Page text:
Alaska Airlines grounds 737 Max 9 planes after section blows out mid-air

A passenger plane lost a section of its fuselage in mid-air, forcing it to make an emergency landing in the US state of Oregon on Friday.

The Alaska Airlines Boeing 737 Max 9 returned to Portland 35 minutes into its flight to California after an outer section, including a window, fell.

Alaska said 177 passengers and crew were on board and it "landed safely".

The airline said it would "temporarily" ground all 65 of its 737 Max 9 aircraft to conduct inspections.

Boeing said it was aware of the incident and is "working to gather more information".

The UK Civil Aviation Authority told the BBC it is "monitoring the situation very closely".

Passenger Diego Murillo, who had been on his way to Ontario, California, said the gap was "as wide as a refrigerator" and described hearing a "really loud bang" as the oxygen masks dropped from above.

He told KPTV: "They said there was a kid in that row whose shirt was sucked off him and out of the plane and his mother was holding onto him to make sure he didn't go with it."

Announcing the grounding of the 65 planes, Alaska Airlines' CEO Ben Minicucci said: "Each aircraft will be returned to service only after completion of full maintenance and safety inspections."

Mr Minicucci praised the efforts of the six crew members on board the flight which had reached 16,000ft (4,876m) when it began its emergency descent, according to flight tracking data.

Images sent to news outlets show the night sky visible through the gap in the aircraft's fuselage, with insulation material and other debris also seen.

Other pictures show the seat closest to the affected section, a window seat that passengers said was unoccupied, leaning forward without its cushion.

"My heart goes out to those who were on this flight - I am so sorry for what you experienced," Mr Minicucci said.

"I am so grateful for the response of our pilots and flight attendants."

'We're an emergency'

In an audio clip, the pilot can be heard talking to air traffic control requesting a diversion.

"We'd like to get lower if possible," she asked. "We are an emergency. We are depressurised, we do need to return back. We have 177 passengers."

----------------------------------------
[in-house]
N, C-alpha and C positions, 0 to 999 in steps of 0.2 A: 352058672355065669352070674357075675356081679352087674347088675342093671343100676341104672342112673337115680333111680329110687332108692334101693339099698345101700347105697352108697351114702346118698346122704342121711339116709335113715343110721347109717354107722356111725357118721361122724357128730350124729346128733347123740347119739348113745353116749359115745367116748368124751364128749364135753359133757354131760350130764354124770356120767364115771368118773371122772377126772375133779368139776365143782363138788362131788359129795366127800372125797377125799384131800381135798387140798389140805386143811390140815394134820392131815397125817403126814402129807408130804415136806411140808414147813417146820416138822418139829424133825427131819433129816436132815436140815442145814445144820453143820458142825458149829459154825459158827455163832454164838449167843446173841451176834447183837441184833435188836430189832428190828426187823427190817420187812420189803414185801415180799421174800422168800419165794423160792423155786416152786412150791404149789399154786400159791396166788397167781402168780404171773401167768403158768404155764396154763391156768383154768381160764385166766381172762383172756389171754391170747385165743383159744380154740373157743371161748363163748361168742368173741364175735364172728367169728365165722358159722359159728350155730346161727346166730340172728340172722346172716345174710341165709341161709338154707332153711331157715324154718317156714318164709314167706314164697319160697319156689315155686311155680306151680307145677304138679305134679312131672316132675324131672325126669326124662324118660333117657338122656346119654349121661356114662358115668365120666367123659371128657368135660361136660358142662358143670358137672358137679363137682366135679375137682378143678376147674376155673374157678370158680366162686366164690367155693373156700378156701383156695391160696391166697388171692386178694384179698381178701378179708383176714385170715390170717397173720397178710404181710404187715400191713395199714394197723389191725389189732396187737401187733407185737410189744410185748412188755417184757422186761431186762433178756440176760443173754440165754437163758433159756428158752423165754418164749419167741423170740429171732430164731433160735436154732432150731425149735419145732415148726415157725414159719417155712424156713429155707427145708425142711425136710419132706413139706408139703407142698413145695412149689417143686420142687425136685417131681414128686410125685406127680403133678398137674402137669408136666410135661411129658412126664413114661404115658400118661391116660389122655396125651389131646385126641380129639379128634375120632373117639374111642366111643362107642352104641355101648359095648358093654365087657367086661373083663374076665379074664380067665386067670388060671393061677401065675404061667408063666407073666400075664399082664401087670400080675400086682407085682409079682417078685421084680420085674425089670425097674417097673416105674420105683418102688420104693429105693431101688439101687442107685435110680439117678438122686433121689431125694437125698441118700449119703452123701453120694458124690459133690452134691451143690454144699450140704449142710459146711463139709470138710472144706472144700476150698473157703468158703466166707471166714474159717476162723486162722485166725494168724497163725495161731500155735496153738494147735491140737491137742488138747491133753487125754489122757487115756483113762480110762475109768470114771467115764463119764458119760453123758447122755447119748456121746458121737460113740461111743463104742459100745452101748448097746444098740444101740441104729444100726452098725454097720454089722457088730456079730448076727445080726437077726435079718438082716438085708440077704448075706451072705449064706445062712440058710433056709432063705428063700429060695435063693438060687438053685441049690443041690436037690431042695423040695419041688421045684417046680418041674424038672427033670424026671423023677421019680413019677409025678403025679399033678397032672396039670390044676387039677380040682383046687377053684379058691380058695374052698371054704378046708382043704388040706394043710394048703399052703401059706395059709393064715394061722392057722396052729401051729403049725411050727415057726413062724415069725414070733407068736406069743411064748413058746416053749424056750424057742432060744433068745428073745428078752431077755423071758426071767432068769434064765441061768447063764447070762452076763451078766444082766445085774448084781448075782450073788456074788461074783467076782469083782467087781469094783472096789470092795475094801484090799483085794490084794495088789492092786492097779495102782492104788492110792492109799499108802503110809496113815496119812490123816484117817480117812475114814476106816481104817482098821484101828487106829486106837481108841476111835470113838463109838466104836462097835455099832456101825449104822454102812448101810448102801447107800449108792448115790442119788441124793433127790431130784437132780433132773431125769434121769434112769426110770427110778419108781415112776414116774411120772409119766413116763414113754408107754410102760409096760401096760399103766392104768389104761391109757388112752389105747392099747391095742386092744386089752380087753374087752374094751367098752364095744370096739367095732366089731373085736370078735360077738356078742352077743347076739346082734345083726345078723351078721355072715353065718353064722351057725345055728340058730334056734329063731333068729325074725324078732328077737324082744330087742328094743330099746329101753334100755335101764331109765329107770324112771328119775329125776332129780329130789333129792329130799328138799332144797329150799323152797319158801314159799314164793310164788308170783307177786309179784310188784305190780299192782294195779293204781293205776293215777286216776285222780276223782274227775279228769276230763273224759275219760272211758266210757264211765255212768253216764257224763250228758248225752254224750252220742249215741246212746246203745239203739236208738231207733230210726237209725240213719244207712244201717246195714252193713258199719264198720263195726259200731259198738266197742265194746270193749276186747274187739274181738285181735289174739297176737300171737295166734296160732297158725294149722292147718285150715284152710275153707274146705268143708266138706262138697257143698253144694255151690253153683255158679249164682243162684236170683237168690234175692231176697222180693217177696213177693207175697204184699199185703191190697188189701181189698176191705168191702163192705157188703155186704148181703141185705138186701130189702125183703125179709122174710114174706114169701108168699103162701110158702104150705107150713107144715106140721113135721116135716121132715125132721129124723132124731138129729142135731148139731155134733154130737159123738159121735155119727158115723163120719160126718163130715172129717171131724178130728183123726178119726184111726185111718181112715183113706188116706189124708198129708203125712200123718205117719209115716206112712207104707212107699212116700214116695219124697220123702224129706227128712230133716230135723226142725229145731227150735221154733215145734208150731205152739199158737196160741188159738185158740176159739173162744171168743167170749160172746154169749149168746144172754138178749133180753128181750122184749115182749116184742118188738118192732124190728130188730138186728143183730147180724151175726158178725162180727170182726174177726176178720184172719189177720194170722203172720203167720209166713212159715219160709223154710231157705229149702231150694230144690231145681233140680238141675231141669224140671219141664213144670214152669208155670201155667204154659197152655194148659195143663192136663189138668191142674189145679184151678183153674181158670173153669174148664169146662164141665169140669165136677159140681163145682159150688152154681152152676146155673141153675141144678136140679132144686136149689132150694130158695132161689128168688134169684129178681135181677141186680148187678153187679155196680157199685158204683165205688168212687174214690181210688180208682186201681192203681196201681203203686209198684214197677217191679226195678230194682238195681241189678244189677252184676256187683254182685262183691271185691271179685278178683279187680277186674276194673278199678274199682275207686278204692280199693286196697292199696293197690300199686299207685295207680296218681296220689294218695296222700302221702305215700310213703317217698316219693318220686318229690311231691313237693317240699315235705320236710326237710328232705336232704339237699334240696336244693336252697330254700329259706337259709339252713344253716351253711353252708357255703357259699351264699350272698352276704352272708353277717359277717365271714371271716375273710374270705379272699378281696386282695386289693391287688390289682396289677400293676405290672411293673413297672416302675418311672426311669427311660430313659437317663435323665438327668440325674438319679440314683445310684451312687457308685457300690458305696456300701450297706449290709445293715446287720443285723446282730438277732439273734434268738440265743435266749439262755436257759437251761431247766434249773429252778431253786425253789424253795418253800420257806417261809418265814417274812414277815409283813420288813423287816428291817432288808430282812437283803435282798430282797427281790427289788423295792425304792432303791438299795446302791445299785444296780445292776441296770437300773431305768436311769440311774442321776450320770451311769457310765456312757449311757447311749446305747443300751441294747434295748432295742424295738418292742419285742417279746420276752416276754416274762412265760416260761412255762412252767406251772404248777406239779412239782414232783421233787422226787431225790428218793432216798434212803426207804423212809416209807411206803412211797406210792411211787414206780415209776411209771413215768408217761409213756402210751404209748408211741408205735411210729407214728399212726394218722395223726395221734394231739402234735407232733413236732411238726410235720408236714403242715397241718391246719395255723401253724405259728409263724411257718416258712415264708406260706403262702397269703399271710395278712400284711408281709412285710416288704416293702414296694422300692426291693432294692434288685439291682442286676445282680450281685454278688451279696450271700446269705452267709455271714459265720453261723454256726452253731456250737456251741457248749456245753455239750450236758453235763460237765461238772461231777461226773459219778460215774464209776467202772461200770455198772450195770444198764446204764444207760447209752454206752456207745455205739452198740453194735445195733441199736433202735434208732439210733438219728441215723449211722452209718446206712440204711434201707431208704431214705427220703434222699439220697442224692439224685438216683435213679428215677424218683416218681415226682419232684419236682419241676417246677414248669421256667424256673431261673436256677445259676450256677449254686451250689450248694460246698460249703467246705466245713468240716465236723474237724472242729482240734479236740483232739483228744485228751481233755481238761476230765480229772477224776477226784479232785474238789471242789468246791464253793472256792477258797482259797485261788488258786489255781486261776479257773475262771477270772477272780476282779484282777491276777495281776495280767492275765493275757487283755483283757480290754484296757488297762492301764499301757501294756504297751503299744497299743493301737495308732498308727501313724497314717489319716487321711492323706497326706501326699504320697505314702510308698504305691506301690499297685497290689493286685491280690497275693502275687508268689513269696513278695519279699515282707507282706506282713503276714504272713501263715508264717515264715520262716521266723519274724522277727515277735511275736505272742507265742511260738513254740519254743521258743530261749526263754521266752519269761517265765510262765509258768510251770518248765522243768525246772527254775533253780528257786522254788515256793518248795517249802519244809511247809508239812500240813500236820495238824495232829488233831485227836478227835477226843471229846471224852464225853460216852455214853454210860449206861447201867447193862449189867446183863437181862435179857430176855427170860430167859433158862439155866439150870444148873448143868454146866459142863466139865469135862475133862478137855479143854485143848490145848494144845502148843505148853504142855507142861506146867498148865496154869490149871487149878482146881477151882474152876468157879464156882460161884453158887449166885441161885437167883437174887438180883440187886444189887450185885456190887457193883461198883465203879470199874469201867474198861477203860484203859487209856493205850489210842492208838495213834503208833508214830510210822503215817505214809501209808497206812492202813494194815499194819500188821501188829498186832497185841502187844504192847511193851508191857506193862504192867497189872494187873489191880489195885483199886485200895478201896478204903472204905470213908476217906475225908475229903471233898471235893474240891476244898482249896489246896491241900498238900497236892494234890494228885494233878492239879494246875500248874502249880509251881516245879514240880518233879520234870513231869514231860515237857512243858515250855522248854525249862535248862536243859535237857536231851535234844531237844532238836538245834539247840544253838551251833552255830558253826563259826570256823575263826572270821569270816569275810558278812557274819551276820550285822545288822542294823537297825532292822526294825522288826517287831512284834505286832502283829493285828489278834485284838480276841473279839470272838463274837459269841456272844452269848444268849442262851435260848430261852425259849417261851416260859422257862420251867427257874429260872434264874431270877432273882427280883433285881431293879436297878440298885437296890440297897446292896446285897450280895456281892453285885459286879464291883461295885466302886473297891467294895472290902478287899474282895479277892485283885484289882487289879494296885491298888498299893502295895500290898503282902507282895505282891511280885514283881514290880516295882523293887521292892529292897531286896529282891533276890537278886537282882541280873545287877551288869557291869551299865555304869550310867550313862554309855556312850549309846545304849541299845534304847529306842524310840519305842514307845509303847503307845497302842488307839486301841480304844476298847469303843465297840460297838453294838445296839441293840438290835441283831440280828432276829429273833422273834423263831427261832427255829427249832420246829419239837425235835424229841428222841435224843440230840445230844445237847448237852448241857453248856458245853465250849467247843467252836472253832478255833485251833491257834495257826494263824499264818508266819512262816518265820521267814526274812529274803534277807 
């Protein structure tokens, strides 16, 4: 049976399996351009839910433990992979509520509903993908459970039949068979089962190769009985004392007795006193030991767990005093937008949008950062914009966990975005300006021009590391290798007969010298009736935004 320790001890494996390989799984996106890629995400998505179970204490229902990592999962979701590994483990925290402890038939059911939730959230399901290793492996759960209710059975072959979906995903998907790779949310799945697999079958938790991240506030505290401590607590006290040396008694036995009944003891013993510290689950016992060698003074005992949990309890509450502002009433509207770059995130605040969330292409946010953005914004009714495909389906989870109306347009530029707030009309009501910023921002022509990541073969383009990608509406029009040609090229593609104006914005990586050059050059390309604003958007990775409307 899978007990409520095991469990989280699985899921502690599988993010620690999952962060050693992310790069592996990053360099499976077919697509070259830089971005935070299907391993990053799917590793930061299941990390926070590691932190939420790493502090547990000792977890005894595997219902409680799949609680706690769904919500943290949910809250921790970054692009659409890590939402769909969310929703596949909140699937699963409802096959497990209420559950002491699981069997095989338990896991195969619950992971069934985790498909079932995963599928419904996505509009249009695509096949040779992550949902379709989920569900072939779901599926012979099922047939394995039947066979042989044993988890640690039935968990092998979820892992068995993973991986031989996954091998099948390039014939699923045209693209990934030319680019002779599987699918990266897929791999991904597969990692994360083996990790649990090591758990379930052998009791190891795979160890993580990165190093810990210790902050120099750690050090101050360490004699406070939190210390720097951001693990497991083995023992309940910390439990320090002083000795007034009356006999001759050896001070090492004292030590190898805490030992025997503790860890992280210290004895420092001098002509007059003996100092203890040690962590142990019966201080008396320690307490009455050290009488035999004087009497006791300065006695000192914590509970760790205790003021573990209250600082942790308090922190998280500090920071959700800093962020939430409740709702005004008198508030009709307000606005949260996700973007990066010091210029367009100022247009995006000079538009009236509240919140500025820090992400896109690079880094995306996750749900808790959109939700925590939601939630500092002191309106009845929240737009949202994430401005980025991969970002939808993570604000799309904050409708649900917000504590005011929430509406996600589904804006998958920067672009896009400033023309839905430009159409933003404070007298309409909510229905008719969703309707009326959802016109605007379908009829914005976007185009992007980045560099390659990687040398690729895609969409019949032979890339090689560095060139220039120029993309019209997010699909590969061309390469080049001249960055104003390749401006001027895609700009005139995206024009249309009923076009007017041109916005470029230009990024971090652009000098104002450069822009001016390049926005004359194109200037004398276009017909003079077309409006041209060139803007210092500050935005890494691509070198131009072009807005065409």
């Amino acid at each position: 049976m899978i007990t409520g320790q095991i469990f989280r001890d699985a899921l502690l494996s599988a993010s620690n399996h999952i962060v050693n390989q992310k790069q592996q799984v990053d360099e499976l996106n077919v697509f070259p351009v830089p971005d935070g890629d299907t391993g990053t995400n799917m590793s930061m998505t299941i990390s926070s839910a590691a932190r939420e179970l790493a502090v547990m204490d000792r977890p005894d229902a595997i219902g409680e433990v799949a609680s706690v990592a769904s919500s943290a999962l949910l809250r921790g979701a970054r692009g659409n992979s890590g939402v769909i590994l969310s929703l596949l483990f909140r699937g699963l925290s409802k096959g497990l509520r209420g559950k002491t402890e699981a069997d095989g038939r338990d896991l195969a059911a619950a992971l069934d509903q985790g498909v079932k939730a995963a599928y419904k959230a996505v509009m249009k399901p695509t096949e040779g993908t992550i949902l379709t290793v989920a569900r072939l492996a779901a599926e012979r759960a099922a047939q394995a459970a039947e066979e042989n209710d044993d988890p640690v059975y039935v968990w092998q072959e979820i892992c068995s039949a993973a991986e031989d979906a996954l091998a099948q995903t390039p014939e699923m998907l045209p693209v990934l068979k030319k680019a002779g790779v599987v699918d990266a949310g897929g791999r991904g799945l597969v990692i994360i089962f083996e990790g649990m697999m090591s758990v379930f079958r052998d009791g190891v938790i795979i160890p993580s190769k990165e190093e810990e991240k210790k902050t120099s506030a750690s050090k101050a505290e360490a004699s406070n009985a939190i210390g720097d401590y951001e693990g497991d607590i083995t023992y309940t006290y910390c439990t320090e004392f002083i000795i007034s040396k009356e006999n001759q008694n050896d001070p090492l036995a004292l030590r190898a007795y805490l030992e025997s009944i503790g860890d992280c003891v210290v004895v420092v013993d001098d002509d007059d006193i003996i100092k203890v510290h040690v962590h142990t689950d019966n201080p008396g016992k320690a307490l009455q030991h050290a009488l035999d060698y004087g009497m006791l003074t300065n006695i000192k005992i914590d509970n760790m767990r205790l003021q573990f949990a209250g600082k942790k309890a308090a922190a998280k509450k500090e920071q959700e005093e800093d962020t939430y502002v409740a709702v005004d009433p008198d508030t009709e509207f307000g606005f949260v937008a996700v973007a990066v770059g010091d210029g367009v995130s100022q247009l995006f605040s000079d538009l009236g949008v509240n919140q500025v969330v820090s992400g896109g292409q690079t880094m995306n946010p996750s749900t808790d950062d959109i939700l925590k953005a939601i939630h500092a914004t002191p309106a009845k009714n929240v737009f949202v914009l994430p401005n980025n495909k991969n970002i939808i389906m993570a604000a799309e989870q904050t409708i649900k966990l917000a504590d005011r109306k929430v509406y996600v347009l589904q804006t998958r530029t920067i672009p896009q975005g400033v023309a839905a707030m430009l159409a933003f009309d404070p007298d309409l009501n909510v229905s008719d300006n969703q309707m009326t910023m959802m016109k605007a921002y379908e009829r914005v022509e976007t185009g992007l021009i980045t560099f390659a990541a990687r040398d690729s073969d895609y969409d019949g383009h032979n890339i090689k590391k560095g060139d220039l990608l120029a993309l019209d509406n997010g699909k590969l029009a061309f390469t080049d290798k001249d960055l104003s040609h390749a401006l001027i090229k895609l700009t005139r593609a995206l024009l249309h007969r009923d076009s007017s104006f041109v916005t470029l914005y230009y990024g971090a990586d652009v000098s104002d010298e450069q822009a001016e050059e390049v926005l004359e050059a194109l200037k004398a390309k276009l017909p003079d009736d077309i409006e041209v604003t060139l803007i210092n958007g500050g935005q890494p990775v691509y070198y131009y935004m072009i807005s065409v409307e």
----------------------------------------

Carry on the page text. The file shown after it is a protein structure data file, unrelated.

According to photographs, the affected area was in the back third of the plane, behind the wing and engines.

The section of fuselage involved appears to be an area that can be used as an additional emergency exit door by some operators of the aircraft type, but not by Alaska.

The US Federal Aviation Agency (FAA) confirmed Alaska Airlines Flight 1282 "returned safely... after the crew reported a pressurisation issue".

Boeing said a "technical team stands ready to support the investigation".

The National Transportation Safety Board (NTSB) confirmed it is investigating the incident.

The Boeing 737 Max has been described as "the most scrutinised transport aircraft in history" after a series of safety issues and investigations.

The Max was grounded in March 2019 for a year-and-a-half after two of the type crashed in similar circumstances, killing those on board.

Aviation expert John Strickland said the Alaska Airlines incident is very different to those crashes, adding since the 737 Max came back into service it had "an enormous safety record".

"While we know little evidence of why this section of the fuselage has come out - this has nothing to do with the aircraft being grounded for 18 months," he told BBC News.

"But, it is natural Alaska Airlines is taking a cautious approach grounding its fleet and we will have to see what happens in the coming hours if any more directives are issued by Boeing and the American authorities."

More recently, Boeing said it would increase the pace of 737 Max deliveries after resolving a supply error that required it to conduct lengthy inspections of new planes and its inventory, Reuters news agency reported.

About 1,300 737 Max aircraft have been delivered to customers, Boeing data shows.

Last month, the Federal Aviation Administration (FAA) urged airlines to inspect Max models for a possible loose bolt in rudder control systems.




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